Interdisciplinary Science Reviews 42(1-2): The Experimental Generation (2017)

3 September 2017, dusan

“This special double issue of ISR came out of the conference The experimental generation: networks of interdisciplinary praxis in post war British art (1950–1970) we organized together in 2014, exploring an apparent convergence of interest in art and science around the notion of social responsibility in the 1960s. …

It is rarely recognized that Cambridge was something of a hotbed of interdisciplinary exploration in the 1960s. Within this issue we seek to bring some of the leading figures behind this into the foreground, from the Language Research Unit led by Margaret Masterman to the Centre for Land Use and Built Form Studies created by Leslie Martin in the Architecture Department. Cambridge was, after all, where C.P. Snow (re)ignited the ‘Two Cultures’ debate in 1959; where two key figures in cybernetics and systems theory, Gordon Pask and Robin McKinnon-Wood, met as undergraduates, founded their company ‘System Research’ and developed their first early computers. Ian Sommerville, the precocious mathematician who invented the ‘Dreamachine’ with Bryon Gysin was an undergraduate at Trinity College when he invited Gustav Metzger to give his first public lecture/demonstration on Auto-Destructive Art for the Heretics Society in 1960. In 1964, St Catharine’s College, Cambridge, played host to the ‘First International Exhibition of Concrete, Kinetic and Phonic Poetry’ initiated by a young academic in the English department, Michael Weaver who gathered together over 60 works by poets and artists from 14 countries for a week’s exhibition in a Cambridge college. He worked closely with Reg Gadney, Philip Steadman and Stephen Bann who co-edited a formative issue of IMAGE magazine, on Kinetic Art: Concrete Poetry in November 1964. Steadman, Weaver and Bann went on to launch Form (1966–1969).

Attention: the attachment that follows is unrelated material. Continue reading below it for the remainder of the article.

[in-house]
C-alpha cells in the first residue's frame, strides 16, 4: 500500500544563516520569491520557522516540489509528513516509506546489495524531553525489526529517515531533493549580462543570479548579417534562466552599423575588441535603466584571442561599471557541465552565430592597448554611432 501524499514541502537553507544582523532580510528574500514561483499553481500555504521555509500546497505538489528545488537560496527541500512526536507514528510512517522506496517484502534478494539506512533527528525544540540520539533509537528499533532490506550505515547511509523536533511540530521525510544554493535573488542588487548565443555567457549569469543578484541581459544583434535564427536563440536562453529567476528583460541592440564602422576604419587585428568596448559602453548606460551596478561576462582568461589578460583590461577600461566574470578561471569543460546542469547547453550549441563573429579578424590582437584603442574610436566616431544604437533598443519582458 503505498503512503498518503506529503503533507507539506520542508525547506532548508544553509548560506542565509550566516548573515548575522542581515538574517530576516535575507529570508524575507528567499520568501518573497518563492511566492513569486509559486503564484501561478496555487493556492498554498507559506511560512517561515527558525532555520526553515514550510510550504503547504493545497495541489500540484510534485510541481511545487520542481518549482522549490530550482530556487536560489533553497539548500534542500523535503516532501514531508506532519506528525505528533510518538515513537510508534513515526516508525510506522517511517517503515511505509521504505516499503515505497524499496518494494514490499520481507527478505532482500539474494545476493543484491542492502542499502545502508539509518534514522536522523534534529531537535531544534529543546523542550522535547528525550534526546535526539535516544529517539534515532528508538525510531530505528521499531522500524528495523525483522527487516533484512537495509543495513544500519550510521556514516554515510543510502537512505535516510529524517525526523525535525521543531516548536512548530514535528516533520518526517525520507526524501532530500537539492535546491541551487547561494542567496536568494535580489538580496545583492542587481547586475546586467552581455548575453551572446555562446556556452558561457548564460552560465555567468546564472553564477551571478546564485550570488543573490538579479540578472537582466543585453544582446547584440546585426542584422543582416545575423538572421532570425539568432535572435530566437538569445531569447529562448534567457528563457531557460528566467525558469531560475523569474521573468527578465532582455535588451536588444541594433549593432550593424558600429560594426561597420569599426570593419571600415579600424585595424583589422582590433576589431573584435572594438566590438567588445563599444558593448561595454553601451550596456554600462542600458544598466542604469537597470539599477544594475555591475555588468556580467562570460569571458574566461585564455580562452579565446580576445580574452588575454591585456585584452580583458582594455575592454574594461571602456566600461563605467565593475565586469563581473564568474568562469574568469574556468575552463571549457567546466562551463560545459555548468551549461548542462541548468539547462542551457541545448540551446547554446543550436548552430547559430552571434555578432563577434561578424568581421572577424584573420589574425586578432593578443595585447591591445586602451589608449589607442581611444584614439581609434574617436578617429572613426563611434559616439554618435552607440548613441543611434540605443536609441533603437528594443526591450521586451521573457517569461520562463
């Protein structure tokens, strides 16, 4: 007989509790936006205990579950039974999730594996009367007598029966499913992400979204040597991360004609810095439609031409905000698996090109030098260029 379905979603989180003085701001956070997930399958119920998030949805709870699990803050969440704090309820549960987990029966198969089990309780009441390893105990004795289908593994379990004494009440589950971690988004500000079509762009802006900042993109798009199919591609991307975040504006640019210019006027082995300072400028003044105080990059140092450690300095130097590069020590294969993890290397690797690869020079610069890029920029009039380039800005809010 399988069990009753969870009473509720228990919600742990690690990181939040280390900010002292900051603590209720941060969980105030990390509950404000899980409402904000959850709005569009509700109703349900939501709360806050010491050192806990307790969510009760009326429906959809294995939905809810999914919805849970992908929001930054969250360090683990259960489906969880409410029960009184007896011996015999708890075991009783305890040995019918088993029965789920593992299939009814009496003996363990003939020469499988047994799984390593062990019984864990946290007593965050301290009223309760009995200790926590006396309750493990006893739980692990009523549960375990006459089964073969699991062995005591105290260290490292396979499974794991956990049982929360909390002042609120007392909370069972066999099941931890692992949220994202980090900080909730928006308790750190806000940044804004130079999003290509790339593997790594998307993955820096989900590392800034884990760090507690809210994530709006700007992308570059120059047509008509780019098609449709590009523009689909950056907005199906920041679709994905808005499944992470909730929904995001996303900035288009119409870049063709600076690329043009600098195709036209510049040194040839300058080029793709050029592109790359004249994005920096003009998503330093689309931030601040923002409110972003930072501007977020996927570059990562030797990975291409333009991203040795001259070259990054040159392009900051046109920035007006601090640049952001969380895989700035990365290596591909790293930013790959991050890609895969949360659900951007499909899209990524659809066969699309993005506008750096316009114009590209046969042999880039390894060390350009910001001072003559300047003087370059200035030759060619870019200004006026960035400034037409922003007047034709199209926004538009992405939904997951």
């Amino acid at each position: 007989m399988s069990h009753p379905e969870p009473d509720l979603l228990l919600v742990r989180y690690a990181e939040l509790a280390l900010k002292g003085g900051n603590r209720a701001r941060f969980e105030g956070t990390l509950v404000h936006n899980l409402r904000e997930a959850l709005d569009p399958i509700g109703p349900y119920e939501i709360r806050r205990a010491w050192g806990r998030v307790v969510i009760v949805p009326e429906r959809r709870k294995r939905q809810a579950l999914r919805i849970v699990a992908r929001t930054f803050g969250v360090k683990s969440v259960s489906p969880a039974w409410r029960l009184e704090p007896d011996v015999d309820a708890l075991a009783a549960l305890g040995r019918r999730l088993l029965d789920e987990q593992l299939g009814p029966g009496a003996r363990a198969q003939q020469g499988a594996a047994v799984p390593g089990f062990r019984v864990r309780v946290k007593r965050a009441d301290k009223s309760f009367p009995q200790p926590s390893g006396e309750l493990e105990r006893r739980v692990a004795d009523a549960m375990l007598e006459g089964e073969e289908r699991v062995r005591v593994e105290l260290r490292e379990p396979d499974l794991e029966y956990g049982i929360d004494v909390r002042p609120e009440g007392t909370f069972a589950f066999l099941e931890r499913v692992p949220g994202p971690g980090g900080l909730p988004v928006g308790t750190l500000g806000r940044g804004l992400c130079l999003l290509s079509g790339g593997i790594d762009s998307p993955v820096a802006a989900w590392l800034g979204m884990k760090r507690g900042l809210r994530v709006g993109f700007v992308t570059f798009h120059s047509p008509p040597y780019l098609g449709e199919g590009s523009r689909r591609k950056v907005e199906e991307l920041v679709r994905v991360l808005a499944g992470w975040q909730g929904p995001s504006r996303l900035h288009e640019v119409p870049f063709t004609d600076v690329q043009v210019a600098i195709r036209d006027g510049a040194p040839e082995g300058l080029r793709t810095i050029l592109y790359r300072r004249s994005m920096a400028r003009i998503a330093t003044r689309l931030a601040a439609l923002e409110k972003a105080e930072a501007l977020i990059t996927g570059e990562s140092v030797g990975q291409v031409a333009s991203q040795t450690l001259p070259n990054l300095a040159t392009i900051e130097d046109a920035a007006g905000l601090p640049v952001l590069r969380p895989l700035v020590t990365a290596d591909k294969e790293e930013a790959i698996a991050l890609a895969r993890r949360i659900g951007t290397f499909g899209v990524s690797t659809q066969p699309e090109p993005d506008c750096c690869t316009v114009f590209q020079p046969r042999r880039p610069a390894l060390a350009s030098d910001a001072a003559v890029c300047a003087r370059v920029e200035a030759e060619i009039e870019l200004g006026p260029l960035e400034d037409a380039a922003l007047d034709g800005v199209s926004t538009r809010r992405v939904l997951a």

As a founder member of the Cambridge University Artists Group, Gadney was instrumental in spreading knowledge of Kinetic Art methods and techniques through articles in the student magazine Granta as well as the London Magazine. In 1965 Metzger was invited back to Cambridge to deliver his ‘Chemical Revolution in Art’ lecture attended by Bann, Gadney and Steadman. In his article for this journal Professor Stephen Bann looks back at the art and ideas that informed his book Experimental Painting, published in 1970, which took developments in art of the previous decade as its subject.

This issue spotlights a period that is still within living memory, and still reverberates today. In encouraging such a diversity of articles we have followed our instincts as curators rather than historians. We have gathered together a constellation of voices, from pioneers to emerging scholars, in order to encourage and facilitate unanticipated connections.” (from the Introduction)

Edited by Bronać Ferran and Elizabeth Fisher
Publisher Institute of Materials, Minerals & Mining, London, 2017
ISSN 0308-0188
224 pages

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Ephemera 17(2): The Social Productivity of Anonymity (2017)

9 July 2017, dusan